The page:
“Haydar indicated, however, that he suspected the psychologists shared information with the soldiers,” p. 48.

And:

“While in Camp Delta, Youssef asked to speak with a psychologist because he was distressed, and the two spoke about him missing his family and his feelings of sadness. Although Youssef believed the meeting was confidential, he stated that shortly after the psychologist left, he was brought to an interrogator who immediately brought up information connected to his disclosures, such as telling him that he was going to stay at Guantánamo for the rest of his life and discussing his family (“Don’t you want to leave this place and get back together with your family?”…If you do as we tell you, you can get back to your family.”). He stated, “I figured out the reason they had called me for the interrogation was because the psychologist had told them about the meeting.” He stated, “They were stressing these fears very much.” Following this interrogation, Youssef reported that he was moved to the “worst” section in Camp Delta, where he was not allowed to have a blanket or a mattress,” p. 58

After the publication of this report, any claim that psychologists helped keep detentions or interrogations “safe or ethical” are completely unsupportable. Psychologists, and indeed, all medical personnel, regardless of their personal characteristics, were simply part of the apparatus of abuse. As Maj. Gen. Taguba — who was driven out of the military because of his Abu Ghraib investigation– states in his preface:

“And the healing professions, including physicians and psychologists, became complicit in the willful infliction of harm against those the Hippocratic Oath demands they protect.”

If we do not stop this complicity, we thereby ourselves become complicit. After this report, we can no longer say “We didn’t know. We thought they were helping.”

 

Medical Evidence Supports Detainees’ Accounts of Torture in US Custody

Tuesday, June 17th, 2008

Cambridge, Mass. (PRWEB) June 18, 2008 — Physicians for Human Rights (PHR) has published a landmark report documenting medical evidence of torture and ill-treatment inflicted on 11 men detained at US facilities in Iraq, Afghanistan, and Guantánamo Bay, who were never charged with any crime. The physical and psychological evaluation of the detainees and documentation of the crimes are based on internationally accepted standards for clinical assessment of torture claims. The report also details the severe physical and psychological pain and long-term disability that has resulted from abusive and unlawful US interrogation practices.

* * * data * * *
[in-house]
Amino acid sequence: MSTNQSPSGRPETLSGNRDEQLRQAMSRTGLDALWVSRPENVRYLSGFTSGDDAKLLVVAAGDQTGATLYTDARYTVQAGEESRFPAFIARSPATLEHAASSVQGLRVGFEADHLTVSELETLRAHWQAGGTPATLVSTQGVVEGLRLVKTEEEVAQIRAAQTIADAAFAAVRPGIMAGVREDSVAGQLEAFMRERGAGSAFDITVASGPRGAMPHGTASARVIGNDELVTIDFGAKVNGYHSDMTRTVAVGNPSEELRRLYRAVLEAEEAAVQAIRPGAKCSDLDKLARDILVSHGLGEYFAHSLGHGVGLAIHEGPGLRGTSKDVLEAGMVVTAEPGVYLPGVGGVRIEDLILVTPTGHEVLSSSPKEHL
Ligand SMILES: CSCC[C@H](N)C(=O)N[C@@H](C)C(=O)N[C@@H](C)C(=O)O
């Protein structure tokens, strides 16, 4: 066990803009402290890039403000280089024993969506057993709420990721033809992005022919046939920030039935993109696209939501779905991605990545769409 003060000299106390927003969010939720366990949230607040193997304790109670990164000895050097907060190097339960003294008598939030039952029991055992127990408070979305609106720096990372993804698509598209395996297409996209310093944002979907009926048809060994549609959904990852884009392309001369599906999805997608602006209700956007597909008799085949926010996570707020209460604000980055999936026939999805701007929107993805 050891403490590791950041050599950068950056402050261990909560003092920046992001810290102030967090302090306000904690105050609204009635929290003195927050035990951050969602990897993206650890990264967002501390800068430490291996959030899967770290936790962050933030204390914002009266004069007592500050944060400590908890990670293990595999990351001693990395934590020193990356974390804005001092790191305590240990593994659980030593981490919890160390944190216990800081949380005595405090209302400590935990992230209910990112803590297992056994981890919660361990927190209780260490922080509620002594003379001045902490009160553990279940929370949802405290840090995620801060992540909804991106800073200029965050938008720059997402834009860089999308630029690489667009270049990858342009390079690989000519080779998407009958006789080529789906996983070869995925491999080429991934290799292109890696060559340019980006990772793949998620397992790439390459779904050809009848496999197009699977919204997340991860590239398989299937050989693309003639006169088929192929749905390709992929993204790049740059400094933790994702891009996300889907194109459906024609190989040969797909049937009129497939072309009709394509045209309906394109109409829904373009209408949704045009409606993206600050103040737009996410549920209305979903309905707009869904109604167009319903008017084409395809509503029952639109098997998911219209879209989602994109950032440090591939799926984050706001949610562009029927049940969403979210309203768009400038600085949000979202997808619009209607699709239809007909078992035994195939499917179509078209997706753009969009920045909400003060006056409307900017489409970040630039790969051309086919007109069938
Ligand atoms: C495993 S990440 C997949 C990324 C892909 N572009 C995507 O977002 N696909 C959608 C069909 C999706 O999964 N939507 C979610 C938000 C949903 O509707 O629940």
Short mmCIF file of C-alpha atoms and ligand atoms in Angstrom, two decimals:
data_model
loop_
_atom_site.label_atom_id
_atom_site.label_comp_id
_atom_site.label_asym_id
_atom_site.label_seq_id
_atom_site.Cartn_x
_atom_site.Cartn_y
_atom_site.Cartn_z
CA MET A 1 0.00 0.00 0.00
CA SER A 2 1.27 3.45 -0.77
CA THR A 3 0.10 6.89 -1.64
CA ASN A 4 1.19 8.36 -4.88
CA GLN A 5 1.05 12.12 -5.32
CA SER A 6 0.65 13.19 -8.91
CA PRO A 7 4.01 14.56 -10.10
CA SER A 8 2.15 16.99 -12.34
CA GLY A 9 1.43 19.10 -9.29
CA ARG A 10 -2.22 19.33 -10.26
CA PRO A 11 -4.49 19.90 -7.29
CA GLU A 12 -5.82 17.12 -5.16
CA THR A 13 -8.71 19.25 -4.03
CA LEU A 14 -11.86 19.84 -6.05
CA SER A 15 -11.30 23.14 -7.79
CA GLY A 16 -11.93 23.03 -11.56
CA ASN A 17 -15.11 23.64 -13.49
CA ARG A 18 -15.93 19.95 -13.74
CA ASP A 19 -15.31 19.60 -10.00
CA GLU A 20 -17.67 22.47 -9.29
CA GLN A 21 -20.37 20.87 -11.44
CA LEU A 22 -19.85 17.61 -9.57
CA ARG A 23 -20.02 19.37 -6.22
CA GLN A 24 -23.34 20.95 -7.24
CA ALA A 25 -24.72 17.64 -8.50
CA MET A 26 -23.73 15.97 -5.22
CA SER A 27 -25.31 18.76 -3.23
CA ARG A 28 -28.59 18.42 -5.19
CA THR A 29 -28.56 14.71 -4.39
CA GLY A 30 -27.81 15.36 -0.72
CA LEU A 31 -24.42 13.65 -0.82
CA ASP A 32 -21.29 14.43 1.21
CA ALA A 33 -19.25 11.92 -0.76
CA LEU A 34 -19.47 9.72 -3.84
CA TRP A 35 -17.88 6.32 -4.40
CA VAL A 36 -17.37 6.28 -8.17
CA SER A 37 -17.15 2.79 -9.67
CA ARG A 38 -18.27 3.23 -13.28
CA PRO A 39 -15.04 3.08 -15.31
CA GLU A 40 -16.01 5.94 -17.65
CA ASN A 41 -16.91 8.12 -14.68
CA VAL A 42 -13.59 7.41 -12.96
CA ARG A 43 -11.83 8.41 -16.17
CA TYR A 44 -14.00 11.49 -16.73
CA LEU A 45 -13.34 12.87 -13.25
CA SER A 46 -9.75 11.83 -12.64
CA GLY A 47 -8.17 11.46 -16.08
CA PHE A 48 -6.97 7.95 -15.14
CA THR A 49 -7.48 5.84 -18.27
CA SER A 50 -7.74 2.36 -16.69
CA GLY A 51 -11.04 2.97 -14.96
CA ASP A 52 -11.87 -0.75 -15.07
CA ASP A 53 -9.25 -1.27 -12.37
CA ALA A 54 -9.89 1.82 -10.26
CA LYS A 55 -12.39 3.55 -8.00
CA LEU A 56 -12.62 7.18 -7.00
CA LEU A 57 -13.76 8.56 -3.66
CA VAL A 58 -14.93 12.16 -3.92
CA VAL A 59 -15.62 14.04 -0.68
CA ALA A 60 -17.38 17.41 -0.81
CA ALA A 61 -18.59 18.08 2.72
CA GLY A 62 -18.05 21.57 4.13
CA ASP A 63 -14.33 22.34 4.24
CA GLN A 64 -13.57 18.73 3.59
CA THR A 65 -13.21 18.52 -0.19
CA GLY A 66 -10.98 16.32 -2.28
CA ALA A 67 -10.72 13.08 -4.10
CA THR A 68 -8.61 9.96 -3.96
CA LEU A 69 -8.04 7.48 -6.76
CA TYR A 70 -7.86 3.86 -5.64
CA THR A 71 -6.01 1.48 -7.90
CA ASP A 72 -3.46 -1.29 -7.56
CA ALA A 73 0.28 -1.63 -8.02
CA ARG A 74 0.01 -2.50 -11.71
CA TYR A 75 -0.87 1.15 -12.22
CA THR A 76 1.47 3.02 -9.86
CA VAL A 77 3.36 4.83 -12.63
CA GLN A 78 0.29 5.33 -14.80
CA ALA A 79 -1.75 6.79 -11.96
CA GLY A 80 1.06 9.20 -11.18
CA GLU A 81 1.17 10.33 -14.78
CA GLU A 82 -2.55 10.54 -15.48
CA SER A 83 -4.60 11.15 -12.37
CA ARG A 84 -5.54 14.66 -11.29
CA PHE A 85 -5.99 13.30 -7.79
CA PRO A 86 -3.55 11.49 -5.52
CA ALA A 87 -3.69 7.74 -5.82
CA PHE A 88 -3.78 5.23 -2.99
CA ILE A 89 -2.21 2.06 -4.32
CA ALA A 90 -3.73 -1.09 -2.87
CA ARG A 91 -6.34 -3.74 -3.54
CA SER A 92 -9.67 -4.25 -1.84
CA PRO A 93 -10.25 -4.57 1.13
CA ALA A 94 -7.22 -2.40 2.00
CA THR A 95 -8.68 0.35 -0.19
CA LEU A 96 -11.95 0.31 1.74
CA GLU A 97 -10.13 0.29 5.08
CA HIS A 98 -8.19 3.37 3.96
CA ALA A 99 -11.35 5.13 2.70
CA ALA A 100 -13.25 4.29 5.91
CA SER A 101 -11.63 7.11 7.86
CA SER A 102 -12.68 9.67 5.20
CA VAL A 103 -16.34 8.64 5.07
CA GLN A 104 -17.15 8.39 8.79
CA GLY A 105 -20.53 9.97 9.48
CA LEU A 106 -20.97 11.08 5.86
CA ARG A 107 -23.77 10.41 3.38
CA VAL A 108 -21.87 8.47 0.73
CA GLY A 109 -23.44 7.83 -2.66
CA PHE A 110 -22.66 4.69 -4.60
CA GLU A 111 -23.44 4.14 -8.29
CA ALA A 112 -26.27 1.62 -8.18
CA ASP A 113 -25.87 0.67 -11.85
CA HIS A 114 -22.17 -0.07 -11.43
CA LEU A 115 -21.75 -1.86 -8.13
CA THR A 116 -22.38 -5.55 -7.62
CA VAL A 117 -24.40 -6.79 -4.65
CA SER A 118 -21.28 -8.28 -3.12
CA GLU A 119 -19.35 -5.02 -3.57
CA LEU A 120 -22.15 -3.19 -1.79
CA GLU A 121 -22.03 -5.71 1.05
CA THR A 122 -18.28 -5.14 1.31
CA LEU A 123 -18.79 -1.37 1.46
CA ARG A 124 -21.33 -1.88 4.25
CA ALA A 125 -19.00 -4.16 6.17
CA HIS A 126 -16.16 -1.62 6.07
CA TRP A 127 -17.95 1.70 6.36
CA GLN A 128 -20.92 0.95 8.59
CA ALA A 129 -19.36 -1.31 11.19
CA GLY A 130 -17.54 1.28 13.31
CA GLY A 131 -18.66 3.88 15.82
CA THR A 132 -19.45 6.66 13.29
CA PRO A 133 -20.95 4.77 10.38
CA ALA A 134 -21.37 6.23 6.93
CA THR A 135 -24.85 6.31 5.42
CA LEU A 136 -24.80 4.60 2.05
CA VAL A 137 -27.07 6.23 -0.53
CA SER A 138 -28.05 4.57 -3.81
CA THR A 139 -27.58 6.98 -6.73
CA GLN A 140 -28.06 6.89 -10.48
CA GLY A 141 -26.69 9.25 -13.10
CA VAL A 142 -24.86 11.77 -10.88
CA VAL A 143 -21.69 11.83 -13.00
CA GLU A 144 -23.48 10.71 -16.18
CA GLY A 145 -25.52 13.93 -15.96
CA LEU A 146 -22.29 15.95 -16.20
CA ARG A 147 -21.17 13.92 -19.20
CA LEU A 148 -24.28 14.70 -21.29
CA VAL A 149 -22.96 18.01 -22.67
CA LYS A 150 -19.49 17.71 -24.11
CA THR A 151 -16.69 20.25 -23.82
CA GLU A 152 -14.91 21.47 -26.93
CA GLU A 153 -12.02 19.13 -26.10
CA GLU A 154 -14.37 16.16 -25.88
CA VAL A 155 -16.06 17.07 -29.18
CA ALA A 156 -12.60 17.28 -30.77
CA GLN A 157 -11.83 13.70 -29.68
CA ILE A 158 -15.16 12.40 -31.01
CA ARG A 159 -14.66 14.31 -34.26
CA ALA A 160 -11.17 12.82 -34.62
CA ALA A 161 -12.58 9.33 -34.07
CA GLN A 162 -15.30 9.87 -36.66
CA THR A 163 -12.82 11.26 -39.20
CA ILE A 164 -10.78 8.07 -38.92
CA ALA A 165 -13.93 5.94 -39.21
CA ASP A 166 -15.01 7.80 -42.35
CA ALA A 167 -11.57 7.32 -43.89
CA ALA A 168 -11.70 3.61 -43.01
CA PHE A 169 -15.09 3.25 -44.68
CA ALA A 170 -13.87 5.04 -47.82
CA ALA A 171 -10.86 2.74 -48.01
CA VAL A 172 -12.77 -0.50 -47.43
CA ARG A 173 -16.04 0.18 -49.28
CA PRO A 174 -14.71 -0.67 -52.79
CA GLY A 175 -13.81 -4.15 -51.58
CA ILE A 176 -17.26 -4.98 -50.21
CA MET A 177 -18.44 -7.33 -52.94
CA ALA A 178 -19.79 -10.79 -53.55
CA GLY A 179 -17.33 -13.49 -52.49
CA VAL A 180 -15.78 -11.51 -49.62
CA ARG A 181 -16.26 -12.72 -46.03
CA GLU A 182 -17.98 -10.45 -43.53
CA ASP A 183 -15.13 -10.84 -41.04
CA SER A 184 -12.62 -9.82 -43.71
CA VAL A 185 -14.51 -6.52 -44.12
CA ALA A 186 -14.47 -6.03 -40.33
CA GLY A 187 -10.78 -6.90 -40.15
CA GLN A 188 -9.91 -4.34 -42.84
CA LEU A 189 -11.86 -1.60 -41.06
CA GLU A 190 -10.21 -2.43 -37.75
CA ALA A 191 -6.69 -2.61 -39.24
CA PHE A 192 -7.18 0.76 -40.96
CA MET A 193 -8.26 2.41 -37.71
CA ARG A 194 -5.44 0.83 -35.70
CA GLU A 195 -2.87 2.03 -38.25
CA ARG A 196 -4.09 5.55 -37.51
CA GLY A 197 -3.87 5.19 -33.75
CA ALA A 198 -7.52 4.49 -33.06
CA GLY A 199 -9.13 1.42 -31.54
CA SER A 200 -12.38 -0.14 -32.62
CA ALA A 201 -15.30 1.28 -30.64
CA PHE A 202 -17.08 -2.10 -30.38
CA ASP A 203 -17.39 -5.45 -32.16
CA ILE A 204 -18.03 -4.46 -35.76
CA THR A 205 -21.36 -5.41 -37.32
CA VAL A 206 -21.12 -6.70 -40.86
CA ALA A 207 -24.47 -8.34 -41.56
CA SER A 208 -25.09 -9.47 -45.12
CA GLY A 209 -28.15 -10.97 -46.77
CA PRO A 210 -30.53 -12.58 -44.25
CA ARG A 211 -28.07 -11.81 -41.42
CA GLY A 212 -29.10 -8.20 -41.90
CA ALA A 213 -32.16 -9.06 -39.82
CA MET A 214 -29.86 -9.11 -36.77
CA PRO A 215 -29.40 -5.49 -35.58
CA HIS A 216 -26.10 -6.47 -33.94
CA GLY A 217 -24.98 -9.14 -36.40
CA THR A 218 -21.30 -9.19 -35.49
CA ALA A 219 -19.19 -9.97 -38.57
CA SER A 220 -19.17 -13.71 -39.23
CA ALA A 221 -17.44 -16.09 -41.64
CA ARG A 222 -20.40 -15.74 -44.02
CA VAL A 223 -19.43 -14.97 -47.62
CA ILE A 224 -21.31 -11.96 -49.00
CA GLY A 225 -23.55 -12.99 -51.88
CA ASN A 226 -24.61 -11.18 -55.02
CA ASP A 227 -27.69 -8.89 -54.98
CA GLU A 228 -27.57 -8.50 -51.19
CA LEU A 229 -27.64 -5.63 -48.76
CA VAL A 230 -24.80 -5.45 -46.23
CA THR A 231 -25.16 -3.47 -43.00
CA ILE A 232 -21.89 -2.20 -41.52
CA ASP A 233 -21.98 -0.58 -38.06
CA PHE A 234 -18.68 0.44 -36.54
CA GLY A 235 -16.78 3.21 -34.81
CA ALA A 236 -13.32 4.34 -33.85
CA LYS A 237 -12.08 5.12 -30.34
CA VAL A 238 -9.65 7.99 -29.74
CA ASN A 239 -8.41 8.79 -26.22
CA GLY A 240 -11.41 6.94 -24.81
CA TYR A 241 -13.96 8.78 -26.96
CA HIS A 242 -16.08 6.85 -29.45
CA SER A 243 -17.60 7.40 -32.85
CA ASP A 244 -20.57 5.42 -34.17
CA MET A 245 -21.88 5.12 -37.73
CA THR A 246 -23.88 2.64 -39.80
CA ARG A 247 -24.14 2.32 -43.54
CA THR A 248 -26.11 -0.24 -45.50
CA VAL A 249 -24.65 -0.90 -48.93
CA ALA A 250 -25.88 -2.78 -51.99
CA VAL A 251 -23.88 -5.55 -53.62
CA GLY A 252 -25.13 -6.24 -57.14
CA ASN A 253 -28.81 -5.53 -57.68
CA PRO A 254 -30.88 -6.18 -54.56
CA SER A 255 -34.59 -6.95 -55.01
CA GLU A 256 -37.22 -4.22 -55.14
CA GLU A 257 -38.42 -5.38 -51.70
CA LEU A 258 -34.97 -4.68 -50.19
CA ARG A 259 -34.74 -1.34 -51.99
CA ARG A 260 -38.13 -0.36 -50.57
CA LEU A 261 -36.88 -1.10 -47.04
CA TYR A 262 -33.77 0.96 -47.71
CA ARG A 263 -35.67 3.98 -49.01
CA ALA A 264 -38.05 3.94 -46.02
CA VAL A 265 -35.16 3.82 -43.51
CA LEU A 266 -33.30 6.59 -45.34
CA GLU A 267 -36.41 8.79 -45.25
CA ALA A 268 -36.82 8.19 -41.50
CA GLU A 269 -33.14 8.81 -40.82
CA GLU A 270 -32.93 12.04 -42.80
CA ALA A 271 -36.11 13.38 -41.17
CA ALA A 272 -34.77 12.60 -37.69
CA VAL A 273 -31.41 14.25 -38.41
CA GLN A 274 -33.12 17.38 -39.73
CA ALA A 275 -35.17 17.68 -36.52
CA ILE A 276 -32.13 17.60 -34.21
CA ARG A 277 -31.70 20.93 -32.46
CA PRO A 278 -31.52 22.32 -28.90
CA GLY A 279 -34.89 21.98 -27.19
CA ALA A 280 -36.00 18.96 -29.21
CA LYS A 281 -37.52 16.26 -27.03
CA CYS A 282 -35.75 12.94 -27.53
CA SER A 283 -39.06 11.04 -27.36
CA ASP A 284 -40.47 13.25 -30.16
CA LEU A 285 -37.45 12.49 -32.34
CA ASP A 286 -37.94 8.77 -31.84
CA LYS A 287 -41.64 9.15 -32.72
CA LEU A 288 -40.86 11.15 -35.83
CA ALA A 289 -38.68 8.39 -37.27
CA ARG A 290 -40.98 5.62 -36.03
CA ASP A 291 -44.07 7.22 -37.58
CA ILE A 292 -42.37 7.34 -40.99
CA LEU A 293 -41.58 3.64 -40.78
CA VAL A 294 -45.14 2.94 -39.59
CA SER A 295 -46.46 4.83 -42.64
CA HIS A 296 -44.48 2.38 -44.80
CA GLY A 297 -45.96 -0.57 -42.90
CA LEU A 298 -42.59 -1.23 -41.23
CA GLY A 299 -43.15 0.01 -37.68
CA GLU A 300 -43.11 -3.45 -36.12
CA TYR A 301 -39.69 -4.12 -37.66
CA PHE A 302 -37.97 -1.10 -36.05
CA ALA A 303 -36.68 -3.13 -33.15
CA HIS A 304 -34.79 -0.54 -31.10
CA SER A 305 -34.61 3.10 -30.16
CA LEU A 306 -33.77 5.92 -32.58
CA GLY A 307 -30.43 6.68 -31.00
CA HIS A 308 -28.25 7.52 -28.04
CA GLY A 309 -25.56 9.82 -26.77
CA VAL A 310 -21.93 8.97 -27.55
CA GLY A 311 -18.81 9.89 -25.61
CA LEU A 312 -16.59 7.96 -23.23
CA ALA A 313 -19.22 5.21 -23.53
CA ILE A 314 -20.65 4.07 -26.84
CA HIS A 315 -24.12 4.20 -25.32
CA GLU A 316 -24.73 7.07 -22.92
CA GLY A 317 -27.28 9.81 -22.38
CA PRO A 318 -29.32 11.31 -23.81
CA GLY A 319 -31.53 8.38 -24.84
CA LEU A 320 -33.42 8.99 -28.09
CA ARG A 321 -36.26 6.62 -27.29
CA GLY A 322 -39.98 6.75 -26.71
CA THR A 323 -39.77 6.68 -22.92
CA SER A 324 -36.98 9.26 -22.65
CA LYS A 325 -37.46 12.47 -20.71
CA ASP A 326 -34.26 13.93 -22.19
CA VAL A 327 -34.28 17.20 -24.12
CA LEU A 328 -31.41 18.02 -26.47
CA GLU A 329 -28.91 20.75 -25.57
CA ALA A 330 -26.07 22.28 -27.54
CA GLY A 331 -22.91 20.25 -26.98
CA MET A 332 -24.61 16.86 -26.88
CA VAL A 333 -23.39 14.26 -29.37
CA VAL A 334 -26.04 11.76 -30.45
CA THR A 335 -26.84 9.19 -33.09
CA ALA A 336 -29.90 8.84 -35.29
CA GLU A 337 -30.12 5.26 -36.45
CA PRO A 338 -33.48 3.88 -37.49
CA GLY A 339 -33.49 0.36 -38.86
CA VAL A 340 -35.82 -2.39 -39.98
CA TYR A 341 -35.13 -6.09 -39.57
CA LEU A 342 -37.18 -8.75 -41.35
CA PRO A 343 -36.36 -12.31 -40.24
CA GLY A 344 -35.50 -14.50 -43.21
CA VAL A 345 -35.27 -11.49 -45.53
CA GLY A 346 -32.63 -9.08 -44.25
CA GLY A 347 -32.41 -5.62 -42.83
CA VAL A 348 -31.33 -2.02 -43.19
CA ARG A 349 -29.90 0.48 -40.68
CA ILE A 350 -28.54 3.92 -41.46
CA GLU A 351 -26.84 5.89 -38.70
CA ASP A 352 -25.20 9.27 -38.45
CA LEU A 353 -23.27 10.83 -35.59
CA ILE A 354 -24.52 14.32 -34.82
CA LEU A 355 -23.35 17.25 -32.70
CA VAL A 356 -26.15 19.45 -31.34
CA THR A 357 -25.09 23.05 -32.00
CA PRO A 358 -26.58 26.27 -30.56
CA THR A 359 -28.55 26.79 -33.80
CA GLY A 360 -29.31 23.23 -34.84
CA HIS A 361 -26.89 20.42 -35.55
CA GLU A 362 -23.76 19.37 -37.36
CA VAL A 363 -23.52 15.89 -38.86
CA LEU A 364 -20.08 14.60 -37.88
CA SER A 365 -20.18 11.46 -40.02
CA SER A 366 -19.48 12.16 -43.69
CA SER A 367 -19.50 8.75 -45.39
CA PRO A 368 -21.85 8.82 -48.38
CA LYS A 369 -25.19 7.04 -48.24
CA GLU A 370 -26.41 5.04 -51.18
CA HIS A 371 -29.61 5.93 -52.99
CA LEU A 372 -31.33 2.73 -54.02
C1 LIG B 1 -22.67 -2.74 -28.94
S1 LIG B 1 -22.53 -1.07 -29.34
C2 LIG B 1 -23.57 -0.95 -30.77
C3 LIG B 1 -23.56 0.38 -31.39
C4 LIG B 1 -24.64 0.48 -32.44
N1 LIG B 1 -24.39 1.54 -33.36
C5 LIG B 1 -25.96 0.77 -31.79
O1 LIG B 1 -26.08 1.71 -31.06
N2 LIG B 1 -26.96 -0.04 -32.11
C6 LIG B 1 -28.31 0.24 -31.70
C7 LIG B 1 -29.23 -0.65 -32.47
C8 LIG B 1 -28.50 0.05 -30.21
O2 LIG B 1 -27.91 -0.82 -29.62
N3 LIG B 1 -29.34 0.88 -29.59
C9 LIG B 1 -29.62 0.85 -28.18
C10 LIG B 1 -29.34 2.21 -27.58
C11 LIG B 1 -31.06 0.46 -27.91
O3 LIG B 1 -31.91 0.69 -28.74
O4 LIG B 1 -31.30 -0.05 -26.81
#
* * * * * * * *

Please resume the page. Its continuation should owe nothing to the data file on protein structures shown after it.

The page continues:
“Rigorous clinical evaluations confirm the enormous and enduring toll of agony and anguish inflicted for months by US personnel on eleven men who were detained without any charge or explanation,” stated PHR President Leonard Rubenstein. “Their first-hand accounts, now confirmed by medical and psychological examinations, take us behind the photographs to write a missing chapter of America’s descent into the shameful practice and official policy of systematic torture.”

Broken Laws, Broken Lives: Medical Evidence of Torture by US Personnel and Its Impact documents practices used to bring about excruciating pain, terror, humiliation, and shame for months on end. These practices included, but were not limited to:

  • Suspensions and other stress positions;
  • Routine isolation;
  • Sleep deprivation combined with sensory bombardment and temperature extremes;
  • Sexual humiliation and forced nakedness;
  • Sodomy;
  • Beatings;
  • Denial of medical care;
  • Electric shock;
  • Involuntary medication; and
  • Threats to their lives and families.

In the foreword to the report, Maj. General Antonio Taguba (USA-Ret.), who led the U.S. Army’s investigation into the Abu Ghraib detainee abuse scandal, wrote: “After years of disclosures by government investigations, media accounts, and reports from human rights organizations, there is no longer any doubt as to whether the current administration has committed war crimes. The only question is whether those who ordered the use of torture will be held to account.”

“Ending the use of torture, while essential, is not enough. The United States government must make this right. Those responsible for these abuses must help heal the grievous harm inflicted in our name,” said PHR CEO Frank Donaghue. “PHR is calling for full investigation, accountability, an official apology, and reparations, including medical and psychological treatment for the survivors.”

Physicians for Human Rights, 2 Arrow Street, Suite 301, Cambridge, MA 02138 | brokenlives[at]phrusa[dot]org | Tel 617.301.4219